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Business and management consultant, author of Maverick Leadership.

Promoting your best salesperson to a management position is no guarantee the individual will be an effective sales manager. The same goes for promoting any top performer to management. You just never know. Management requires certain skills and not everyone has them, high performers included.

Recruiting effective managers, either by promoting people from within the organization or by going outside, can be a difficult task and sometimes those appointments wind up as colossal failures. Depending on the circumstances, this sort of thing can set the entire organization back.

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Knowing how to identify people with management potential is a key attribute for a business leader. Based on my experience advising hundreds of businesses in Canada, I have developed five essential criteria for doing just that. The criteria are:

1) Character

2) Technical knowledge and present performance

3) People skills

4) Team play

5) Chemistry

Let’s have a look at each of them.

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Character should always be the first thing to evaluate if someone is being considered for a managerial position. What exactly is it? In a nutshell, character refers to the honesty of the individual and their level of integrity better be A1 because it is the foundation for a successful manager. People have to trust this person and if trust is absent, the manager will be ineffective.

Put another way, we can always legislate ethics, but we can’t legislate integrity and there is a big difference between the two. Ethics may be defined as moral principles that govern a person or that govern the behaviour of a group. Integrity, on the other hand, is the quality of being honest, and with that comes strong moral principles and moral uprightness. This means you should avoid hiring a person of questionable character as it will come back to haunt you.

Technical knowledge and present performance are often lumped under the heading of “qualifications.” While these things are important, they are still secondary to character. Why? You want someone who can manage more than do and that means coach. As everyone knows, a coach does not play in the field, but manages from outside the field. So, evaluate technical experience and present performance, but don’t make it the prime criteria for choosing a manager.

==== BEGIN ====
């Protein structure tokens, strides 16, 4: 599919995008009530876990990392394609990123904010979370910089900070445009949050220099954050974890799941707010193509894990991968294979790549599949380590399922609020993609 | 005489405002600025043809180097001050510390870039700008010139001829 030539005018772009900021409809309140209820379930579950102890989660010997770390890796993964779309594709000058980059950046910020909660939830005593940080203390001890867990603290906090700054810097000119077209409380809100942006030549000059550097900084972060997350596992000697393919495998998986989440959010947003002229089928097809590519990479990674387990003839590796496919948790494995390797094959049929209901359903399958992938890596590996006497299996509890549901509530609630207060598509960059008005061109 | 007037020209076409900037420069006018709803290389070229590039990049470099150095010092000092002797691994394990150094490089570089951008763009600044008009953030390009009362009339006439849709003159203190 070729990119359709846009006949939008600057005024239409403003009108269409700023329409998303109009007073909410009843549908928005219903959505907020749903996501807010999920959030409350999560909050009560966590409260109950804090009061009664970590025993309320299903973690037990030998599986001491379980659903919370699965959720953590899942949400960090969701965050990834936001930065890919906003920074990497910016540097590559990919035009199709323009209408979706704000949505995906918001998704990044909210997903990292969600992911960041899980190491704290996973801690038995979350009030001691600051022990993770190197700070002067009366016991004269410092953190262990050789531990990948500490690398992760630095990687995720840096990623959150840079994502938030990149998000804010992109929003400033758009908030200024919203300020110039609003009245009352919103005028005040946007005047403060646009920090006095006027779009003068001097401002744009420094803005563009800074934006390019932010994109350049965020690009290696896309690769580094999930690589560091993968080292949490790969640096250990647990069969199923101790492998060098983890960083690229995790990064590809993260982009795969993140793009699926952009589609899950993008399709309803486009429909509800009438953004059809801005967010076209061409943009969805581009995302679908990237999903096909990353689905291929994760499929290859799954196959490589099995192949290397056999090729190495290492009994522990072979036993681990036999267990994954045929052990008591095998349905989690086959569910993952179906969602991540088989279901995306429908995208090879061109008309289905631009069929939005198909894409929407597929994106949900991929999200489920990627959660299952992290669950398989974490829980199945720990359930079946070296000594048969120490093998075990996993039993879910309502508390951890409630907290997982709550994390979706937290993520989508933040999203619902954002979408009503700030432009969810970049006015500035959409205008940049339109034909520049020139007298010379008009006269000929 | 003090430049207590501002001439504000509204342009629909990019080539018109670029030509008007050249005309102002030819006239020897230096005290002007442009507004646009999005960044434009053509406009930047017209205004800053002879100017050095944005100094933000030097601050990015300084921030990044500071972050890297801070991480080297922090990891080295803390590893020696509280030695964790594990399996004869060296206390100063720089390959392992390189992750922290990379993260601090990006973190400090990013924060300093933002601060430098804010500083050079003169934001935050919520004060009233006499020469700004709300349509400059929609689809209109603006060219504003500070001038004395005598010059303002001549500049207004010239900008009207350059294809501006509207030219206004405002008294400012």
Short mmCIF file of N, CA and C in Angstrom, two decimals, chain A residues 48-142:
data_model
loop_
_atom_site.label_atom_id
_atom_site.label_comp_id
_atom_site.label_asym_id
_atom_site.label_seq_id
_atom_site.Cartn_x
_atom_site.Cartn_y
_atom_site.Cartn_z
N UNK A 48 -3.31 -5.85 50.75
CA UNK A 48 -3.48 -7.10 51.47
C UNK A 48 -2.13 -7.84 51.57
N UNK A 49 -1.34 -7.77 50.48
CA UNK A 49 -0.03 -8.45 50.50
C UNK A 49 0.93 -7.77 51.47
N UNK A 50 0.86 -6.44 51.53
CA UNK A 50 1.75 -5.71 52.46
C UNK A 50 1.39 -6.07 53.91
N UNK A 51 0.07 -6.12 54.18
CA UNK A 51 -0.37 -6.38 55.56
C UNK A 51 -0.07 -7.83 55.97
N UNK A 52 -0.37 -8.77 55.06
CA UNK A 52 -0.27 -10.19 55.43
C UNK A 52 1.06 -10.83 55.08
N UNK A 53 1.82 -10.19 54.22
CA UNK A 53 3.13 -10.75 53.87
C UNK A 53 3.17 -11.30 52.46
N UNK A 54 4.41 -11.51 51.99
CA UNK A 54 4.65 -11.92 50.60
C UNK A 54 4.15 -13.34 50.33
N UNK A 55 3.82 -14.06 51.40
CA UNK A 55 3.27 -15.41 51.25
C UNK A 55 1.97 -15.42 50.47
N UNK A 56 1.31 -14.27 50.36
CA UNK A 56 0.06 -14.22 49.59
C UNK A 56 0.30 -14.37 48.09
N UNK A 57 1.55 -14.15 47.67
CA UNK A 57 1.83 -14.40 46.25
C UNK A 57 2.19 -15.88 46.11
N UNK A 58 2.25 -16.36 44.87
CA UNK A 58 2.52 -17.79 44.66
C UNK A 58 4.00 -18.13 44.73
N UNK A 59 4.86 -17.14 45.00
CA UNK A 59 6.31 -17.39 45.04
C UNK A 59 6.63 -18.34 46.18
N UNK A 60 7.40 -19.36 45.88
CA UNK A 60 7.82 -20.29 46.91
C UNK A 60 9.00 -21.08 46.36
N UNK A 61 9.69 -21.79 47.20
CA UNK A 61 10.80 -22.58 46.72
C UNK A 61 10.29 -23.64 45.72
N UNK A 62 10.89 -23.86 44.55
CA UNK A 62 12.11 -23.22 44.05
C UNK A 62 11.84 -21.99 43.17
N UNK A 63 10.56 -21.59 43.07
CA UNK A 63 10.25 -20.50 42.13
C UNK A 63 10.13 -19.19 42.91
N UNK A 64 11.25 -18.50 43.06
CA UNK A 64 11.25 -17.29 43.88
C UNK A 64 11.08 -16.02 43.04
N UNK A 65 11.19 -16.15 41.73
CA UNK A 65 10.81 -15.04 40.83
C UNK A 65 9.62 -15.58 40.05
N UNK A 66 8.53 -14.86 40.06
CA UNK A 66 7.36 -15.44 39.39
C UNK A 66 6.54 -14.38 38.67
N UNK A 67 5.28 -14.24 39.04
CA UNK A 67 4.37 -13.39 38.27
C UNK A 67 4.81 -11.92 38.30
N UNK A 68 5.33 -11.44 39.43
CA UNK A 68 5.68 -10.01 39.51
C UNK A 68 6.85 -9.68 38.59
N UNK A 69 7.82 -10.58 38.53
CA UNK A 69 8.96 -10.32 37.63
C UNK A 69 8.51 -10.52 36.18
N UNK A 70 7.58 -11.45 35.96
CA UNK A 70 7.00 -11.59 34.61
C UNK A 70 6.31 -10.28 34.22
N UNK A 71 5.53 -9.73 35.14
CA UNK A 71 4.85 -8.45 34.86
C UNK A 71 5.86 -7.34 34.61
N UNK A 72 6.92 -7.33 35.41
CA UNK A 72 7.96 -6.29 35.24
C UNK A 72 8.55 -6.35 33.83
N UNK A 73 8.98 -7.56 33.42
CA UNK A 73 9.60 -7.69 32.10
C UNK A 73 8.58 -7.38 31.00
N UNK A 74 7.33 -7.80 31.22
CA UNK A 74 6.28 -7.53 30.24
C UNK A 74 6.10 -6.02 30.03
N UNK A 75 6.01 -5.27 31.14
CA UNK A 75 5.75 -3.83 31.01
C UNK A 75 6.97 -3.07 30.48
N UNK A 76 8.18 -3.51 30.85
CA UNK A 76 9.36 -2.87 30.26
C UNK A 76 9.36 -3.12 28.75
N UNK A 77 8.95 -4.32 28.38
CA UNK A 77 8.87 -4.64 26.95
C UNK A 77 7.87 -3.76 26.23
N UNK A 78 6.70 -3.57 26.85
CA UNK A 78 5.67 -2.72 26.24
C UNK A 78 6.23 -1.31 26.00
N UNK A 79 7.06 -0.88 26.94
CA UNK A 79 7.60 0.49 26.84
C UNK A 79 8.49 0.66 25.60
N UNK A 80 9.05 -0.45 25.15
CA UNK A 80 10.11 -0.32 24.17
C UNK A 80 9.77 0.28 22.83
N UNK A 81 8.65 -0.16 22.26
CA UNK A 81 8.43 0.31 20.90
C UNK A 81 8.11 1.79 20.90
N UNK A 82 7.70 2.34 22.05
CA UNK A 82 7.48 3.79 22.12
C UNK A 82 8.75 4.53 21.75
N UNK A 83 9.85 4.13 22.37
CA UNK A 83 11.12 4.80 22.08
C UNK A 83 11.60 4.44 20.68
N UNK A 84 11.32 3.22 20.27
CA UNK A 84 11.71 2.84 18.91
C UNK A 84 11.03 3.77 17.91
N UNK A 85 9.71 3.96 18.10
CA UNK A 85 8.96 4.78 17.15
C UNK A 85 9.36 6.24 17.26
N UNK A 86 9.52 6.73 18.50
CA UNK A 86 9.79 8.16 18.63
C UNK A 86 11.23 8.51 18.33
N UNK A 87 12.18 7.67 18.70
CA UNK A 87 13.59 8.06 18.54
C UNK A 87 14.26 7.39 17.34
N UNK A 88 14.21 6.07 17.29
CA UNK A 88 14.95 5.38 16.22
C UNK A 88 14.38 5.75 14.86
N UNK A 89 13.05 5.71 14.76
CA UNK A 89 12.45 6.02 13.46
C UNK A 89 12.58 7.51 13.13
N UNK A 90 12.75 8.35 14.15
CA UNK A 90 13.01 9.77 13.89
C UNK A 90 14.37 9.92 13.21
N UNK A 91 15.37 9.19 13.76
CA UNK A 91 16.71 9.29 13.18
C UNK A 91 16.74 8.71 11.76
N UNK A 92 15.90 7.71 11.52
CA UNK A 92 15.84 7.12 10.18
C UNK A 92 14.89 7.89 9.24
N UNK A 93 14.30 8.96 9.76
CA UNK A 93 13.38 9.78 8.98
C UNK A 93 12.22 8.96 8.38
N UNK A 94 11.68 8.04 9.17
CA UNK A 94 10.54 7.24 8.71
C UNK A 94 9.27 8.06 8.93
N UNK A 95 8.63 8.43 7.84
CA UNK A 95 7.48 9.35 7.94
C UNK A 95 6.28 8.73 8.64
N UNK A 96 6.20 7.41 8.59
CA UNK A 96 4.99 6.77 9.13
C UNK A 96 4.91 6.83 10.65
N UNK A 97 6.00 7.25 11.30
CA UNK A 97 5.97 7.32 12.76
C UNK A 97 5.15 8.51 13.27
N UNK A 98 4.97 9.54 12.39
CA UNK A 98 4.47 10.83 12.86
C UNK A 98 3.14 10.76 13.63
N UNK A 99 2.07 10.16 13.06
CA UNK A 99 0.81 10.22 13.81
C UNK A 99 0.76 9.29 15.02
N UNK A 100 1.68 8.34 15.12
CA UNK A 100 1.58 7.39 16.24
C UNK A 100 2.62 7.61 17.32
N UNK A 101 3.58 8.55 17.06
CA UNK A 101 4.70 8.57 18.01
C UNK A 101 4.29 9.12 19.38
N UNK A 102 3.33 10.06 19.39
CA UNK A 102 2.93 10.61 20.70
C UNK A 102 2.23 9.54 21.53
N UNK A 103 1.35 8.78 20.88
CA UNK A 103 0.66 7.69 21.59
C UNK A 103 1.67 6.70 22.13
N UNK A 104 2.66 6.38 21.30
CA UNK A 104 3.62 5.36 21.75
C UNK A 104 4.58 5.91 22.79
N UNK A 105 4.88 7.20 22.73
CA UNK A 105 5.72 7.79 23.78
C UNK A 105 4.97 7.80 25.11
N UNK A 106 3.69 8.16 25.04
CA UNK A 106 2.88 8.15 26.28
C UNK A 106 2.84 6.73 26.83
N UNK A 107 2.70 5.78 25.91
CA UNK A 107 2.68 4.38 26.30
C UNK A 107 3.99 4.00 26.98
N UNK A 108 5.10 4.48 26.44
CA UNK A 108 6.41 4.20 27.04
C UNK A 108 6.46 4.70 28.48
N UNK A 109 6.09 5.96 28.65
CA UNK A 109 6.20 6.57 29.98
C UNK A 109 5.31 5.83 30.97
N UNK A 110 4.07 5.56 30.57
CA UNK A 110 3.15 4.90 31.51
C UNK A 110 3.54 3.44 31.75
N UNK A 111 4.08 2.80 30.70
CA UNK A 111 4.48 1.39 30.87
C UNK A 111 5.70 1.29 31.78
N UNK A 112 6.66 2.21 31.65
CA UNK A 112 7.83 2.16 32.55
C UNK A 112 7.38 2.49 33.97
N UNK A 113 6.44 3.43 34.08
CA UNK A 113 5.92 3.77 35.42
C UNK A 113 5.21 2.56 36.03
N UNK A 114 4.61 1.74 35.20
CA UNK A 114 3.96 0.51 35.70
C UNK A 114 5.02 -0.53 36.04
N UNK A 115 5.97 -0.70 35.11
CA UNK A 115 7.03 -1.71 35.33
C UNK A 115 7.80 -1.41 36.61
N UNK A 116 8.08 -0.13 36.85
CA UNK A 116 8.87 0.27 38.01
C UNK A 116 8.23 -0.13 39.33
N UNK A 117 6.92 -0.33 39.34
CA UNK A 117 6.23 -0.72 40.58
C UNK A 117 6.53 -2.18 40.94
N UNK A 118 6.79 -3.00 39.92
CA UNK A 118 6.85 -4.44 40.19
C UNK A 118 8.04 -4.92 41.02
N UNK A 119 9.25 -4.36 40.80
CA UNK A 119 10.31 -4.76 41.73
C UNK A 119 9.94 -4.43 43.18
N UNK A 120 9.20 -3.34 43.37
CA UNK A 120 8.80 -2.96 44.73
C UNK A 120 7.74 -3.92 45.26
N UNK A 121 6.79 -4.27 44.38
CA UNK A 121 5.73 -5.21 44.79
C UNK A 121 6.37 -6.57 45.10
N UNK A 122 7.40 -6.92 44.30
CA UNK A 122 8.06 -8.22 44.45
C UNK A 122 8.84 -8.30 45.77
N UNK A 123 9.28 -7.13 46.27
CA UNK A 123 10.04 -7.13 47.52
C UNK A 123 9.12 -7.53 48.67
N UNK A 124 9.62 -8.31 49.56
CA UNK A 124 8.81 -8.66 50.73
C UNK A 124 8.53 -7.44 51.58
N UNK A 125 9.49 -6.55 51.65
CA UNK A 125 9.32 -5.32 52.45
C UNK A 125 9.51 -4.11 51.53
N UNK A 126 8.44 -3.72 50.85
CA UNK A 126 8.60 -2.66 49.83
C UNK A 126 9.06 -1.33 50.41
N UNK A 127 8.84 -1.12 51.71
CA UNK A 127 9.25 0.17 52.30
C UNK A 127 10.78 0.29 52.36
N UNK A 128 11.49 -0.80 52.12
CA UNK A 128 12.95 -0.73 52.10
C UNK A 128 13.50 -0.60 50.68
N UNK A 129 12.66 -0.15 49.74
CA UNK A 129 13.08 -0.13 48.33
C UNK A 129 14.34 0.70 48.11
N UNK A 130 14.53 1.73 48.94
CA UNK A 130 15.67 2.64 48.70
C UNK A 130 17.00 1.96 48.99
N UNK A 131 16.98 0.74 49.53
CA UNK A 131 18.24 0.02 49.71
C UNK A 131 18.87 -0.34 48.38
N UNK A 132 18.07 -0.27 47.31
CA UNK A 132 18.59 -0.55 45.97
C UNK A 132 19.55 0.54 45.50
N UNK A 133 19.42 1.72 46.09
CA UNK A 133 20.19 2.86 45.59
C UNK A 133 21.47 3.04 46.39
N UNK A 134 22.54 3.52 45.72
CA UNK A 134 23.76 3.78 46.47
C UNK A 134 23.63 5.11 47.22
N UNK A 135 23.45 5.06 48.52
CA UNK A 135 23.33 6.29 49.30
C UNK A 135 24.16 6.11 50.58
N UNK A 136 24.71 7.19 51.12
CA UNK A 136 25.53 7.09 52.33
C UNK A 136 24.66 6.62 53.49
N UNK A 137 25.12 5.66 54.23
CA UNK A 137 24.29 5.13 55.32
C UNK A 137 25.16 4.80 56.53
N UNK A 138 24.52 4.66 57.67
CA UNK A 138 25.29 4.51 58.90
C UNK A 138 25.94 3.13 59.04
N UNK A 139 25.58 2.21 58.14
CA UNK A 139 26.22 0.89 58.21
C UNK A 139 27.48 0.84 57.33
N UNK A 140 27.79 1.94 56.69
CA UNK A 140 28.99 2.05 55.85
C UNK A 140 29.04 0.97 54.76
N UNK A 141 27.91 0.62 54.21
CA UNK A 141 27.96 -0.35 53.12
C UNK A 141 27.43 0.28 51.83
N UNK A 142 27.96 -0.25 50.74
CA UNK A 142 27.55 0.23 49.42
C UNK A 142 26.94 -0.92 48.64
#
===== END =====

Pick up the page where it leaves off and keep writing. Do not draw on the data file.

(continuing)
Next is people skills. In business we like to say so-and-so is a people person with leadership ability. By that we mean the person can do a whole slew of things – communicate, direct, motivate, encourage, support, teach, develop, train and coach others. Whether they are an introvert or extrovert doesn’t really matter since both types can be effective when dealing with others.

No. 4 is being a good team player, and any good manager must be that or it’s game over. To illustrate my point, think of sports – and not tennis or golf, where individual performance is everything, but team sports – hockey, basketball, soccer. Here team performance is the priority and team play should always be carefully defined. It includes team play going upward, downward and laterally. What do I mean by that? The person must excel at team play on all three dimensions, which means being a good team player when dealing with superiors, when dealing with subordinates and when dealing with colleagues.

The last item is chemistry, which refers to the degree of fit with the organization, and just like team play, several elements are involved. It includes chemistry with the superior, with the rest of the team, and with the company culture and its values. This is more of a subjective than objective call, but it is important. In fact, if your candidate does not fulfill the chemistry criteria, the appointment might be a no-brainer even if they score well on all the other criteria.

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In summary then, this is the formula for promoting and recruiting effective managers. First, evaluate the person’s character as best you can. Then, examine their record and appraise their work experience, followed by selecting applicants who possess good people skills. Next is taking a close look at their team play. Finally, assess the fit of this person with the organization and the chemistry they have with their own superior. Add it all up and chances are good you have made a sound choice.

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